Summative Assessment One: Case Study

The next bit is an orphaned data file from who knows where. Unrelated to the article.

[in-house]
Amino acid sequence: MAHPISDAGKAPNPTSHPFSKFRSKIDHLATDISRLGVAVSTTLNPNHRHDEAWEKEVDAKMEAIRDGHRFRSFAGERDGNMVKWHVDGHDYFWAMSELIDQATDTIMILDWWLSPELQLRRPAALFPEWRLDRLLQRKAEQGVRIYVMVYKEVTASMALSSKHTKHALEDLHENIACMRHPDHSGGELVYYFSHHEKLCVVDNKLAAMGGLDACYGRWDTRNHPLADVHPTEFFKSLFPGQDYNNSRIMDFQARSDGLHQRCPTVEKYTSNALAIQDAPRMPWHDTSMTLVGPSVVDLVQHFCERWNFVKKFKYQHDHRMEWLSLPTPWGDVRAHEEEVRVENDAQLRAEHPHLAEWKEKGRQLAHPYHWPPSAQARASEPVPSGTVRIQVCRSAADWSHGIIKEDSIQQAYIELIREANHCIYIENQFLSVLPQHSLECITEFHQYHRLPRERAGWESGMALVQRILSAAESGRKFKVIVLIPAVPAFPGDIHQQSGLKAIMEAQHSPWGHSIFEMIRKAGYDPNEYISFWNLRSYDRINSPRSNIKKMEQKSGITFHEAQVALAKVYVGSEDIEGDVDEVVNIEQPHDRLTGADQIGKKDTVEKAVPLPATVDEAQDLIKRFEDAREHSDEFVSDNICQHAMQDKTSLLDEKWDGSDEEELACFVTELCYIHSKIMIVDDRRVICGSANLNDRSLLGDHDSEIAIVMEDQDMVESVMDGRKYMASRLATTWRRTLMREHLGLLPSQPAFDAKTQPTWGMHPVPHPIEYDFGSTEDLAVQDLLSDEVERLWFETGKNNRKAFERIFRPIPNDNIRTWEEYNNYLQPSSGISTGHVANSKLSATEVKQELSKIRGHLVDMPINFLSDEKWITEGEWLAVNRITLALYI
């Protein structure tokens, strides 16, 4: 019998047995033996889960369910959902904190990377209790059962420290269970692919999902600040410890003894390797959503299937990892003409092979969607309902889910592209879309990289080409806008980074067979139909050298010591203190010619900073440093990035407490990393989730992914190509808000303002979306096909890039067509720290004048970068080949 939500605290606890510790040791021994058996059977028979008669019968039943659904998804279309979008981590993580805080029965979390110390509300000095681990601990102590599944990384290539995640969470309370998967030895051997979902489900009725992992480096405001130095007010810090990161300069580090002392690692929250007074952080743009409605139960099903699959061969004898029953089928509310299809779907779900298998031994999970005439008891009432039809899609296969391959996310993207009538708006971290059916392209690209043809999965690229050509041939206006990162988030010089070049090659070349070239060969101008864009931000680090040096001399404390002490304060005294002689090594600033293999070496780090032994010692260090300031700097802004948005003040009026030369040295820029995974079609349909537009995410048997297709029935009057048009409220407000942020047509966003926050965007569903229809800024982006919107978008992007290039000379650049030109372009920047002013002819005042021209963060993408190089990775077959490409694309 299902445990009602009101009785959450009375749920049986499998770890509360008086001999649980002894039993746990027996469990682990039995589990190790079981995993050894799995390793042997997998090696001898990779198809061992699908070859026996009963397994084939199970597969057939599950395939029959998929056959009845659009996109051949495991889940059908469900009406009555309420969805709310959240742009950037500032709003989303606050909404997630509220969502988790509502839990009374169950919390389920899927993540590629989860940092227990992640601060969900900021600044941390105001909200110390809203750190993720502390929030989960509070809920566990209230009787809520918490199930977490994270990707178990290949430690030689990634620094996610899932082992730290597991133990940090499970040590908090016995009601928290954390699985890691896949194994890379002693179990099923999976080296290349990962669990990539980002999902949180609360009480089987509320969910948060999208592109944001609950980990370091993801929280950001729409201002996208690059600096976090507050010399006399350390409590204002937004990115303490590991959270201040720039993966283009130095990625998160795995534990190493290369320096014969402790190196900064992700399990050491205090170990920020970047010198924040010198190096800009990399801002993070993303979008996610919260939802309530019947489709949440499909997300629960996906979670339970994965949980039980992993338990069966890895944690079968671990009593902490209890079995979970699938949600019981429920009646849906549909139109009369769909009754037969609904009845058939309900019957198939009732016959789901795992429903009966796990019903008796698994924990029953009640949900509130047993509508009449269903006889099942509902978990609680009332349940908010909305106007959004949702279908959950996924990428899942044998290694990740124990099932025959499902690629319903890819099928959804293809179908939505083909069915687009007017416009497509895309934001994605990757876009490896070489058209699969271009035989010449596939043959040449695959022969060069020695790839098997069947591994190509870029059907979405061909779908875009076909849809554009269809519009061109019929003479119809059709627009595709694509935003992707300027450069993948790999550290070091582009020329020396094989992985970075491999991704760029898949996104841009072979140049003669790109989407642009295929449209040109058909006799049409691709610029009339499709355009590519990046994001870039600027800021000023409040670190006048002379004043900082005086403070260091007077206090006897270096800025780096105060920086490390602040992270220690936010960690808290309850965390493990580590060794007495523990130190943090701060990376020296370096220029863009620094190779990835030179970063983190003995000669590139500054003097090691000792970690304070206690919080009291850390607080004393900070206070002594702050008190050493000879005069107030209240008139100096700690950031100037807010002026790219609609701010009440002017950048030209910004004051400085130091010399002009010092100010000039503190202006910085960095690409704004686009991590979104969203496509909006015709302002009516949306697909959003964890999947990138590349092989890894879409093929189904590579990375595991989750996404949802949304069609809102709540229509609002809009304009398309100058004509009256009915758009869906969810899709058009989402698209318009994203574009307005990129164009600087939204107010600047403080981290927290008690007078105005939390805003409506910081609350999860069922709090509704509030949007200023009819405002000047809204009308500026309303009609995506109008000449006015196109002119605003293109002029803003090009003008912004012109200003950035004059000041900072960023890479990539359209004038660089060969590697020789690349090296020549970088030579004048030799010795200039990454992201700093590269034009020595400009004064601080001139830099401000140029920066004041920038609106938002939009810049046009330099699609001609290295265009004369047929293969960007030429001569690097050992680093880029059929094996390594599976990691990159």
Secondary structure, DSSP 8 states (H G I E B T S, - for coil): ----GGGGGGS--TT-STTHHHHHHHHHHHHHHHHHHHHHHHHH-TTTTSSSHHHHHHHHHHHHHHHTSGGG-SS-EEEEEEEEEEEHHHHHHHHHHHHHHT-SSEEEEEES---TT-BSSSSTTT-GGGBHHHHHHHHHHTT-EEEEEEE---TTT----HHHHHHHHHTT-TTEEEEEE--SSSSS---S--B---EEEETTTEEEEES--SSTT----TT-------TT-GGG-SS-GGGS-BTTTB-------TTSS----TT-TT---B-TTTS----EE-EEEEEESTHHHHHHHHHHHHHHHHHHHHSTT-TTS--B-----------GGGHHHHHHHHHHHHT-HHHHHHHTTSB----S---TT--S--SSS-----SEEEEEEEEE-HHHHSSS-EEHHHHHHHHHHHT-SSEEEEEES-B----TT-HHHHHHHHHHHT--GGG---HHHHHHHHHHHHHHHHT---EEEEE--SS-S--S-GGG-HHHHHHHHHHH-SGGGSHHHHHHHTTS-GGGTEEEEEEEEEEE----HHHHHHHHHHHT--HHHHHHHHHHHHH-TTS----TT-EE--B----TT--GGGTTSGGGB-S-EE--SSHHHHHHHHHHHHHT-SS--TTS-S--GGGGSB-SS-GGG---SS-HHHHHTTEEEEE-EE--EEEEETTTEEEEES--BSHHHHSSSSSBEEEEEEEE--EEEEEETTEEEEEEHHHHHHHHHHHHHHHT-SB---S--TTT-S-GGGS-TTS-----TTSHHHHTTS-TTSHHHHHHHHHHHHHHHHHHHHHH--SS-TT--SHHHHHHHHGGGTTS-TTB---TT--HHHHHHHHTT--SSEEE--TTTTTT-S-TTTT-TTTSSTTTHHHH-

There are several key issues apparent for Belinda, one of which is social isolation. Belinda has withdrawn from her family and no longer spends time with her friends. In becoming socially isolated, Belinda is at risk of disruption to her social development leading to an increased likelihood of failure to achieve in the future (EPPIC, 2001). This is evidenced by the fact that Belinda’s grades have dropped significantly over the past six months. For the purpose of this essay, three differential diagnoses will be offered, however in clinical practice it is preferable to refrain from diagnosing a client early in treatment due to the stigma associated with being ‘labelled’ (EPPIC, 2001). The first differential diagnosis formulated is Schizophrenia. According to the DSM IV criteria for Schizophrenia, (as cited in Elder, Evans & Nizette, 2005), there must be at least two positive symptoms present for a period of at least one month. This is compatible with the auditory hallucinations and persecutory delusional thinking expressed by Belinda (see Appendix A). Negative symptoms, or absence of normal functioning, are also present in the form of blunted affect, avolition and social withdrawal (see Appendix A). Elder et al. state that social and academic dysfunction must be apparent. These dysfunctions are evident with reports of Belinda’s academic decline and withdrawal from usual activities with friends. Elder et al. further suggests that these disturbances should have been present for at least six months and during this time positive symptoms should have been displayed. This is in accord with the expression of symptoms in Belinda’s case. It is worthy of note that the period of depression, suffered by Belinda when she was 13 years old, may in fact have been part of the prodromal phase of the illness process (EPPIC, 2001). The second differential diagnosis to be considered is Schizoaffective Disorder. This is described by Camer,...
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